On Learning and Development

I want to write about the topic of learning, and how it pertains to my every day life in the workplace. I
spent 18 months at my previous position, first by myself, and very quickly surrounded by a small team. We were working
for a company that took great pride in being different, focused, and innovative. A company that made every effort to
solve the needs of the client when noone else could or wanted to.

Learning as a necessity

I don’t think it’s disputed by anyone that learning is necessary to become adept at whatever your position is. It
certainly was in mine. But it cannot stop there.

Learning is as necessary to development as water is to life.

It’s not enough to solve different problems in software development using the same patterns. It’s not enough to
tickle the boundaries of your “programming comfort zone”. One of the demands of the position I was in at that time was
to meet constant deadlines, and often overlapping ones. I’m quite proud to say I met all of them, and that the only
thing that made that possible was continuous learning.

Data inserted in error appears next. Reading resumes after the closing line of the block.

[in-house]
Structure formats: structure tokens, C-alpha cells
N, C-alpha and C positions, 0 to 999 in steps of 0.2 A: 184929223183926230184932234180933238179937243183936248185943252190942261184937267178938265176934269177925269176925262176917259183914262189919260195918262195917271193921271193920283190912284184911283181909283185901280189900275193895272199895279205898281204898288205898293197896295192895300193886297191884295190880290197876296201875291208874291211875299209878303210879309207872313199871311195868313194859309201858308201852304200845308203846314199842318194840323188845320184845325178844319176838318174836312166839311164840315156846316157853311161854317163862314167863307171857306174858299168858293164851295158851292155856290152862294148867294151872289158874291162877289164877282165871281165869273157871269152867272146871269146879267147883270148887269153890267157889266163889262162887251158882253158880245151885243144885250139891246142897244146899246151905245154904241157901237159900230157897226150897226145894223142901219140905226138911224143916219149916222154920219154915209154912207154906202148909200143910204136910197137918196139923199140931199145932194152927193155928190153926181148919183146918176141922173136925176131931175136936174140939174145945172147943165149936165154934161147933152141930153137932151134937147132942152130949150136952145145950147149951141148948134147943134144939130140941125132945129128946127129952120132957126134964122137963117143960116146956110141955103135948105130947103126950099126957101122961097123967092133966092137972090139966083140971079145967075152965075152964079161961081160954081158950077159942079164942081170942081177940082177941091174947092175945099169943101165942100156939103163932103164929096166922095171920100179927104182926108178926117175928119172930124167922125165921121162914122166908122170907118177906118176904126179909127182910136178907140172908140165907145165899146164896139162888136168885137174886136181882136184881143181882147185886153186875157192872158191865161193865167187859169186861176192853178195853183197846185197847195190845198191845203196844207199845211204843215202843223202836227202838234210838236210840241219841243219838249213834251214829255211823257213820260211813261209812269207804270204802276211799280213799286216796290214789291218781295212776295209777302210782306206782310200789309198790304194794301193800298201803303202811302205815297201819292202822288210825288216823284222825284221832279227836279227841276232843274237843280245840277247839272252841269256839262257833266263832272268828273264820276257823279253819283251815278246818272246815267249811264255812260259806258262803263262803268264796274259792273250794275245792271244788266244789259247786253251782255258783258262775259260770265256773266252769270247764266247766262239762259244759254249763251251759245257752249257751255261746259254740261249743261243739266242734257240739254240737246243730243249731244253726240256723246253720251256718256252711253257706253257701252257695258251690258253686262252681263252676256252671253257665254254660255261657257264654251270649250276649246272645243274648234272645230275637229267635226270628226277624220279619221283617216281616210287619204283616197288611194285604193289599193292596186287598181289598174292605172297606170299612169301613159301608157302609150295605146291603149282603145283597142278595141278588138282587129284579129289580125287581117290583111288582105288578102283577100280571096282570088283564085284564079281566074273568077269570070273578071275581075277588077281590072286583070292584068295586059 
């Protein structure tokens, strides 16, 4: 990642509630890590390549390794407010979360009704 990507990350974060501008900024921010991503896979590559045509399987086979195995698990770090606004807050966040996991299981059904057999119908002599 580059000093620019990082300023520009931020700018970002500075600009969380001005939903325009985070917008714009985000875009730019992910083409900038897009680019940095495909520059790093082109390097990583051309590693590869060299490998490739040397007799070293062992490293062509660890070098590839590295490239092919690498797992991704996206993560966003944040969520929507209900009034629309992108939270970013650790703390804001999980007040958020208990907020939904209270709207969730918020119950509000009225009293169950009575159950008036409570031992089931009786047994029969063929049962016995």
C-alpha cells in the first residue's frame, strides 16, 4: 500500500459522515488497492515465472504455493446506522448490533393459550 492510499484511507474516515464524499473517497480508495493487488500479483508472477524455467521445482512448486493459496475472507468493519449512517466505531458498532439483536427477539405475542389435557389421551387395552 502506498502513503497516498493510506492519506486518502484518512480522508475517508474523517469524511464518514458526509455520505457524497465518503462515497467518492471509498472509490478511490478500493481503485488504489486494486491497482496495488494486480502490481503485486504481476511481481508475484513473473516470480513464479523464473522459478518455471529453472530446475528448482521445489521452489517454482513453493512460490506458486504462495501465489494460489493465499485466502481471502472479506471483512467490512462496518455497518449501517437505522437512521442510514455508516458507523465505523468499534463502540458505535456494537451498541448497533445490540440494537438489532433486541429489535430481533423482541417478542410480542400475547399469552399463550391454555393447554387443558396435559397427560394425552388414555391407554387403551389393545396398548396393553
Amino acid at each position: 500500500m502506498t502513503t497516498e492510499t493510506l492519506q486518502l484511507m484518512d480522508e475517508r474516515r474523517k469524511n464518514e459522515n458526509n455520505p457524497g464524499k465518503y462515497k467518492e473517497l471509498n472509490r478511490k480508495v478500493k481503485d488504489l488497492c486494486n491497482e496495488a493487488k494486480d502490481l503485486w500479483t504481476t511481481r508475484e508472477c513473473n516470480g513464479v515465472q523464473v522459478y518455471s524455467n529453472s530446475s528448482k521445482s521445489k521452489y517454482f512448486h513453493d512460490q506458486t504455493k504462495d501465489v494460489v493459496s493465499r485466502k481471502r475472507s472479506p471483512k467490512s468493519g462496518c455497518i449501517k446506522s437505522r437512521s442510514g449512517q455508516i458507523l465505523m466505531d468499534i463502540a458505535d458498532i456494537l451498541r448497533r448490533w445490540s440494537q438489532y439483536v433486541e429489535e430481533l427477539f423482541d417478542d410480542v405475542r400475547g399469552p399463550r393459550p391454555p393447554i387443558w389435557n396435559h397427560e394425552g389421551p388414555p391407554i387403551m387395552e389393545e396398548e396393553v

Continuous Learning

This is the kind of learning that means when you find a new technology that looks like it solves a problem that you
have, you try it. You dive right in and find out if it’s going to do what it says it does. And then you do it again.
You jump ship on frameworks. You jump ship on technology stacks, because each one has something different to offer.

Just as a problem can be solved in any language, so can a project be solved in any stack. It doesn’t matter what the
stack is. What matters is that you learn it, because that makes you better.

Today it doesn’t matter that you know a language, or a framework. If you’re not good at learning, then you’re